Forget being a fish-only pescatarian or even vegan. Becoming pestatarian and eating the invasive species decimating Australia's native habitats could reduce the footprint of problem species.
That's the hope of American artist and author Kirsha Kaechele, whose book Eat the Problem has been the basis of an exhibition and feast series at Hobart's boundary-pushing MONA since March. The feasts, cooked using invasive species, reframe pests as a food source. The last feast is July 28, after which a national dinner series will hit the mainland, starting with a dinner at Melbourne fine diner Vue de Monde on August 6.
MONA's feasts featured performances and dishes designed to shock, including sweet-and-sour cane toad and a spoonful of wild cat consomme. Vue de Monde's executive chef Hugh Allen will serve a tamer menu of wild rabbit cooked in camel hump fat, "feral" pigeon, and a tart using the roe of long-spined sea urchin.
Allen says while diners might initially feel shocked at the idea of eating camel, it's "an incredible product with a high smoking point, giving it unique cooking qualities". The long-spined urchin roe, a creamy product that has a more oceanic hit than its smaller, sweeter (and more expensive) cousins, only needs a quick brining to lose those challenging top notes.
Given the 2018 report from the Institute of Marine and Antarctic Studies estimated that 15 per cent of Tasmania's East Coast reef habitat had been bulldozed by urchins migrating down from NSW on warmer currents, we can't eat enough of the luxurious delicacy. Yet most of the wild-harvested bounty is being sent overseas.
Up to 80 per cent of the long-spined urchin roe harvested in Tasmania goes to markets in Asia. Likewise, Ken Lang, who operates Yarra Valley Game Meats, says most of our wild boar, of which there are an estimated 50-60 million rooting up vegetation in Queensland, is exported to Germany and other less squeamish European countries. Camel meat has become hard to come by locally as it in high demand in the Middle East.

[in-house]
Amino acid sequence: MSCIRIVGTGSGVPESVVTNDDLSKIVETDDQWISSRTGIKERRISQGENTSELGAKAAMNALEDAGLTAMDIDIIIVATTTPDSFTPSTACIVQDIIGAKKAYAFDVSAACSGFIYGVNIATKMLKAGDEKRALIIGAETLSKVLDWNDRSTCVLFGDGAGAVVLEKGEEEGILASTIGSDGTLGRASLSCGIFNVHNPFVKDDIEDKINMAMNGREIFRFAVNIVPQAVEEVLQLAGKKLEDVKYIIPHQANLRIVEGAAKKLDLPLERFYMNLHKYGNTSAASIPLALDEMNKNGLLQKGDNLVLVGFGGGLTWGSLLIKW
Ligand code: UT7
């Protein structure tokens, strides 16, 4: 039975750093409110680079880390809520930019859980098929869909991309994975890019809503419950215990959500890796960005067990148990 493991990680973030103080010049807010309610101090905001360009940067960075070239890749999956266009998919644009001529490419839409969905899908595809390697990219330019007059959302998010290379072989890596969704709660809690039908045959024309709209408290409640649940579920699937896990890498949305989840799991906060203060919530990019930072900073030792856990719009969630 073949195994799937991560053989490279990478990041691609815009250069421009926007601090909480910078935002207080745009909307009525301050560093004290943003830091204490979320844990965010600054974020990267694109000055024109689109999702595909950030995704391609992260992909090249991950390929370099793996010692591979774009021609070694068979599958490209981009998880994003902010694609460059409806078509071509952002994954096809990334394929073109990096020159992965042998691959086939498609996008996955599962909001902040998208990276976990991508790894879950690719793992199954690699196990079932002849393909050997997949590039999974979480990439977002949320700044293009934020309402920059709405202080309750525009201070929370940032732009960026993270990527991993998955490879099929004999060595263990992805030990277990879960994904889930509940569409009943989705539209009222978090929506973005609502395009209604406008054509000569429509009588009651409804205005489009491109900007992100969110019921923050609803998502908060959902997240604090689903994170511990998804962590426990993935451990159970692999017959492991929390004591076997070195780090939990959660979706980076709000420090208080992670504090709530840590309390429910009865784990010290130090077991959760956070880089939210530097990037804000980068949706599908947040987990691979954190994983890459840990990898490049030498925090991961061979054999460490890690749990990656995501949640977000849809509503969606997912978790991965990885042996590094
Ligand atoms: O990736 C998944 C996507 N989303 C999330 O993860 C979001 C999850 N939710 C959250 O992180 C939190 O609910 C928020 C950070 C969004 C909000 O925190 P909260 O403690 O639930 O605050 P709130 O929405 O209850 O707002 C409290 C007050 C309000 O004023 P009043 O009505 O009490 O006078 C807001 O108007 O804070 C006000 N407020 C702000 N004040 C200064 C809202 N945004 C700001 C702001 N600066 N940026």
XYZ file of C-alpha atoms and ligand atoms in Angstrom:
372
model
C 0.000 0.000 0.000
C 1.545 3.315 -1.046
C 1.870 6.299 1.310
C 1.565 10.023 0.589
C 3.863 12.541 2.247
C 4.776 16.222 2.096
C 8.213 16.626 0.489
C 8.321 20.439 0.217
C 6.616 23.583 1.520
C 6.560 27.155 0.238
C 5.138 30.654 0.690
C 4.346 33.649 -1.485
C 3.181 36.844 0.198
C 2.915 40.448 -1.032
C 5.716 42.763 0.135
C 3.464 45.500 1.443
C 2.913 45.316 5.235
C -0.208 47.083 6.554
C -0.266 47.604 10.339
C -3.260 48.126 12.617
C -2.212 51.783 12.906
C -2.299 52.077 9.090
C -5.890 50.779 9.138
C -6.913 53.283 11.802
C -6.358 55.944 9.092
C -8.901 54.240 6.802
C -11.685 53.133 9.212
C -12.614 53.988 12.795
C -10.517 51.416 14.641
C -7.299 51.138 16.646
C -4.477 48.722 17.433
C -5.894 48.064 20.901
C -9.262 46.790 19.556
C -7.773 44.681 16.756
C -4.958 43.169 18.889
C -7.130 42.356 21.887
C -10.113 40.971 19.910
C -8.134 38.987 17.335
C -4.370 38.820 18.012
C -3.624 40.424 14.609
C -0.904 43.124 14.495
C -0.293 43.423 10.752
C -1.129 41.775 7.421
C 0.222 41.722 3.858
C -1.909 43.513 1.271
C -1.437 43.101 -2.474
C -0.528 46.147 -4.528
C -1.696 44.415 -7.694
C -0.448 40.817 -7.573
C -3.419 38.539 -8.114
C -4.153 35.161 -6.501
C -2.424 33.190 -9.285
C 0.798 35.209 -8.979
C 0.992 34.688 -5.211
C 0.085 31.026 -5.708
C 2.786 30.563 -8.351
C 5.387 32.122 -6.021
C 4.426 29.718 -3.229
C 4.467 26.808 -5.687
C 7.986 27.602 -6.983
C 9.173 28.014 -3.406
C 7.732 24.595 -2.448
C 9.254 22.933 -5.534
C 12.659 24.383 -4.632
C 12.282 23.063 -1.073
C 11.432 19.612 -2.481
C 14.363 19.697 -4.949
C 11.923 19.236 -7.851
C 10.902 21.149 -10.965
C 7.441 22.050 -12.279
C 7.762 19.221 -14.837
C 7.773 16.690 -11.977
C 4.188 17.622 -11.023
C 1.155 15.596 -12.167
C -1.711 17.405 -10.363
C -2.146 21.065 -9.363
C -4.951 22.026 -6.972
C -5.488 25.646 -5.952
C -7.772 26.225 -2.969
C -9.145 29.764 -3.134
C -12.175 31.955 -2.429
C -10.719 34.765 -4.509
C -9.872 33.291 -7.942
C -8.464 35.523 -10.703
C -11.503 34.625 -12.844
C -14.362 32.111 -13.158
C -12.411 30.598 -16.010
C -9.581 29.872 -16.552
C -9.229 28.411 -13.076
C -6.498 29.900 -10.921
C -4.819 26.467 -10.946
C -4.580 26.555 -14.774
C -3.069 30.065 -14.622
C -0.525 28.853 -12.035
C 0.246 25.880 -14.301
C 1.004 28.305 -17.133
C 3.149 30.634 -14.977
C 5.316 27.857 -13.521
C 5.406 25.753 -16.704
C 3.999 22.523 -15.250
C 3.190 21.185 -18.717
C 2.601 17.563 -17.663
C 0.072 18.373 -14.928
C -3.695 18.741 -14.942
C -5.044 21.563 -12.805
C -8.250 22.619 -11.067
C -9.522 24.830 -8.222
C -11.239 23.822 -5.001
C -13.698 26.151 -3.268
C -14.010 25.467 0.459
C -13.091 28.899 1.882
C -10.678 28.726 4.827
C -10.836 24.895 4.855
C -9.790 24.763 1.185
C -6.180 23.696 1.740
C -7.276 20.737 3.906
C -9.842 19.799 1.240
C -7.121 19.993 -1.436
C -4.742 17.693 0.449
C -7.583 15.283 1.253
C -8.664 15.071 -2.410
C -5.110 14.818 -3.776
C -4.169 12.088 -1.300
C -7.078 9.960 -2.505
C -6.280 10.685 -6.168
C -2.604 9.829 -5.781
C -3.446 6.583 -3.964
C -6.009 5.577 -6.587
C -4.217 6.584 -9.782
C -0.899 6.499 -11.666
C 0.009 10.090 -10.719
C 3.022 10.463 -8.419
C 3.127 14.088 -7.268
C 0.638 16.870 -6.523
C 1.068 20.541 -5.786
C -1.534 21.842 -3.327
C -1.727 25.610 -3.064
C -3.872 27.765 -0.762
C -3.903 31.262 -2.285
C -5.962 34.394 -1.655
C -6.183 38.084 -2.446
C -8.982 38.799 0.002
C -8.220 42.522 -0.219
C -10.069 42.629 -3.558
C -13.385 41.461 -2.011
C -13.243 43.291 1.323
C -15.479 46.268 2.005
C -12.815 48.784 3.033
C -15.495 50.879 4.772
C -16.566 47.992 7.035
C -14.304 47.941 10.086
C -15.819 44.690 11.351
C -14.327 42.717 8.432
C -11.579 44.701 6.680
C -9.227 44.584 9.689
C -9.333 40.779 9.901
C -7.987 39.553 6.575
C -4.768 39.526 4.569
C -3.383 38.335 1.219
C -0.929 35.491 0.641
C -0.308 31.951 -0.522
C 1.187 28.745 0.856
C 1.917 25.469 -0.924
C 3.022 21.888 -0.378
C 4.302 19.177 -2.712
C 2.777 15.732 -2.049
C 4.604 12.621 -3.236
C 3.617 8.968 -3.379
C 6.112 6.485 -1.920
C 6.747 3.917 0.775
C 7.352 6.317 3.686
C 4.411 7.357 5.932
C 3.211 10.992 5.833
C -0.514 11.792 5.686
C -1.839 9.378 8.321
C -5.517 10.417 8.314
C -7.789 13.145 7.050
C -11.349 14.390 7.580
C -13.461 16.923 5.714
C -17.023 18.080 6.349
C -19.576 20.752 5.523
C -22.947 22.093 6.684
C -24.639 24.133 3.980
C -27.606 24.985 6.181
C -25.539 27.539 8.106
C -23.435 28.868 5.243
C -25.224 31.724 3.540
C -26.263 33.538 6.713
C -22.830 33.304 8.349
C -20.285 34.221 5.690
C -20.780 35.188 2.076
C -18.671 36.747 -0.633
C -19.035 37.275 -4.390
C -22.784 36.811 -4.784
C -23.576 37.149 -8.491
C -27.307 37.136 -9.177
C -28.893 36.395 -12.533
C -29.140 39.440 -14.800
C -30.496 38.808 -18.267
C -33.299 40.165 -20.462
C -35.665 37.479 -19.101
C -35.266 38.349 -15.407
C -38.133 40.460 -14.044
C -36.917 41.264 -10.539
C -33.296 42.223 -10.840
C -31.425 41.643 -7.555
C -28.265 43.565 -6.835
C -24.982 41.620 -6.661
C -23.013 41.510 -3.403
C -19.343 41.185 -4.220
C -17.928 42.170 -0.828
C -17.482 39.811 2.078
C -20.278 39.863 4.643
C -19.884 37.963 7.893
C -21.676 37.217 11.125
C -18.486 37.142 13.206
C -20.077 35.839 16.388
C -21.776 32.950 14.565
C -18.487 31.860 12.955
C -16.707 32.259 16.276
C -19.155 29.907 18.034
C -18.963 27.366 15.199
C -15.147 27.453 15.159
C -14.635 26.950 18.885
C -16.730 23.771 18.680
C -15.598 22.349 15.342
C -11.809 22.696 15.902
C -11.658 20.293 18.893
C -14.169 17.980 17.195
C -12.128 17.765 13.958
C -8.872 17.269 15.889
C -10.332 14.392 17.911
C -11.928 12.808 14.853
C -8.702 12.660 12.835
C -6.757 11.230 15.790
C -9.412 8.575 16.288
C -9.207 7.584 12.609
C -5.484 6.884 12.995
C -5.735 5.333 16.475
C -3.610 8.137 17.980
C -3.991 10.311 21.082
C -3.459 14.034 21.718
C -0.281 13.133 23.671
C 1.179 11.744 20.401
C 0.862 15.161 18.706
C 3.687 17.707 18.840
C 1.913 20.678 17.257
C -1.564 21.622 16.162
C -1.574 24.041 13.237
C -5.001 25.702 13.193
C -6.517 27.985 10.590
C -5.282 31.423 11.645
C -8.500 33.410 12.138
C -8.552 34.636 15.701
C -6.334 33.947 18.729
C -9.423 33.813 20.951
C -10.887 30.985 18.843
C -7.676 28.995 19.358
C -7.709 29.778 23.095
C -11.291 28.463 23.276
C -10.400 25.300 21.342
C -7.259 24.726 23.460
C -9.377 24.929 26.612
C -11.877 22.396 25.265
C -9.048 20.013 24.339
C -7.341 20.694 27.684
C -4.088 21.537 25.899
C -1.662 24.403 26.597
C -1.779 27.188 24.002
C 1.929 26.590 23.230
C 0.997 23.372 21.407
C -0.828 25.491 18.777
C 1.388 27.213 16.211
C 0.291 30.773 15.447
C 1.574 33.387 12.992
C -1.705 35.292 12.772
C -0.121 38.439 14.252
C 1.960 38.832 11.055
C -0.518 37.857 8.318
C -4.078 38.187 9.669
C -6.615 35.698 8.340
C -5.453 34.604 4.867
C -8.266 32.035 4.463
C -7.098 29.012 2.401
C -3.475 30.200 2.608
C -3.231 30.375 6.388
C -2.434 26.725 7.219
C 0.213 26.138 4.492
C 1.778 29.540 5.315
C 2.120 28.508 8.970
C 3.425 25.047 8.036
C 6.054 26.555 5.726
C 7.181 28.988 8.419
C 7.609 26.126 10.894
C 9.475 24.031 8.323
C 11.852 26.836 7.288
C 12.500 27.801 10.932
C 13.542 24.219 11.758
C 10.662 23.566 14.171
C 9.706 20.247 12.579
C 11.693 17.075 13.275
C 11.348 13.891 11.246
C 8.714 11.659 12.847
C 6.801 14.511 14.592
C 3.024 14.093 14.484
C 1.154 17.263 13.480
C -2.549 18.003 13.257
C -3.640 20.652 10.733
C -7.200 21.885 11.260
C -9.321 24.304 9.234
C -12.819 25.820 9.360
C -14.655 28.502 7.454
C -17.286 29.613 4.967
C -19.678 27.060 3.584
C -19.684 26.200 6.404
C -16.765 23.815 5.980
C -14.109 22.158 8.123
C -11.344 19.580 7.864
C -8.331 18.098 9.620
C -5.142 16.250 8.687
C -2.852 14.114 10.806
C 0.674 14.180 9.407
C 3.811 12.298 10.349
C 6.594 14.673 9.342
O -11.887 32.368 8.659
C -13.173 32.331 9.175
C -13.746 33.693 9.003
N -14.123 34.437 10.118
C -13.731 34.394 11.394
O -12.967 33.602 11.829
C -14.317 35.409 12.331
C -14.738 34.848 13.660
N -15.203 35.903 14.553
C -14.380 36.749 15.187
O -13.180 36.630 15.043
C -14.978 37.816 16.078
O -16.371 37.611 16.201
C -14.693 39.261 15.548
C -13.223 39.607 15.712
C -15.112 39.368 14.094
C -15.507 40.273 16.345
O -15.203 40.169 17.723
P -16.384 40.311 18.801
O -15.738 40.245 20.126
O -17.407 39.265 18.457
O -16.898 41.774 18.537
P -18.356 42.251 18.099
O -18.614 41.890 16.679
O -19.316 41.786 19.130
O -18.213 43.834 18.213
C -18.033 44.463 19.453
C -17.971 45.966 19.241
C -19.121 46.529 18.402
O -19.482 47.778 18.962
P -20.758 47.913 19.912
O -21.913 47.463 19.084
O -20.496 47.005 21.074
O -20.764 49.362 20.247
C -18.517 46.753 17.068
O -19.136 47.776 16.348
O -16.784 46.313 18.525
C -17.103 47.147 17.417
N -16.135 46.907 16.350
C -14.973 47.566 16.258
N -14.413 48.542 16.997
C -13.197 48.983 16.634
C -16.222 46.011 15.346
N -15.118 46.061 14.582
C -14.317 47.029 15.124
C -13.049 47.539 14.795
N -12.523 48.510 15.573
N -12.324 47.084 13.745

But the tide might be turning. An Australian distributor of locally harvested urchin, Pacific Sea Urchin Pty Ltd. in Glen Waverley, markets the precious lobes (removed from their spiny, death star shells) direct to the public and also serves the product in-house at their "experience cafe", Uni Boom Boom.
Cafe di Stasio in St Kilda has had a standing order for wild boar, which is used for its signature ragu over polenta, for years. New fine diner Navi, in Footscray, has recently begun serving a dish featuring wild harvested possum with smoked macadamia and a native fruit ragu.
It might be a while before we switch out cow for cat, but the concept is compelling for environmental meat-abstainers longing for a steak.
Tickets to Vue de Monde's August 6 dinner are $250 a head, or $495 a head including a signed copy of the Eat the Problem book. vueshop.com.au. For more on the national dinner series mona.net.au.
Five animals you should be eating
Venison, a dark almost fruity meat that pairs well with spices and berries, is both farmed and shot in the wild, processed mainly in South Australia. According to Yarra Valley Game Meat owner Ken Lang, Victoria needs more processing plants as there is an estimated 1.2-2 million non-native sambar deer destroying alpine country.
Long-spined sea urchin (centrostephanus rodgersii) have migrated south to Tasmania's colder waters on changing currents. The uni, or roe, has a luxurious creamy quality that tastes of the ocean. Try it piled over rice at Uni Boom Boom in Glen Waverley. pacificseaurchin.com.au.
Possums: not only cute but incredible sweet. A protected species in Australian, commercial possum meat comes from animals that have been humanely and professionally dispatched and processed. Buy through Yarra Valley Game Meats or try at Navi restaurant at 83b Gamon Street in Yarraville.
Wild boars search for food by rooting up the ground with their snouts, damaging feeding grounds of native marsupials. The flavour is to farmed pork as mutton is to lamb, but braising and careful spicing complements those stronger characteristics. Try it at Cafe Di Stasio at 31 Fitzroy Street, St Kilda.
Kangaroo populations have exploded in parts of Australia, specifically Tasmania. Special licenses that require proof a hunter can made a clean, humane kill are required to cull the native species. Available at most good game butchers.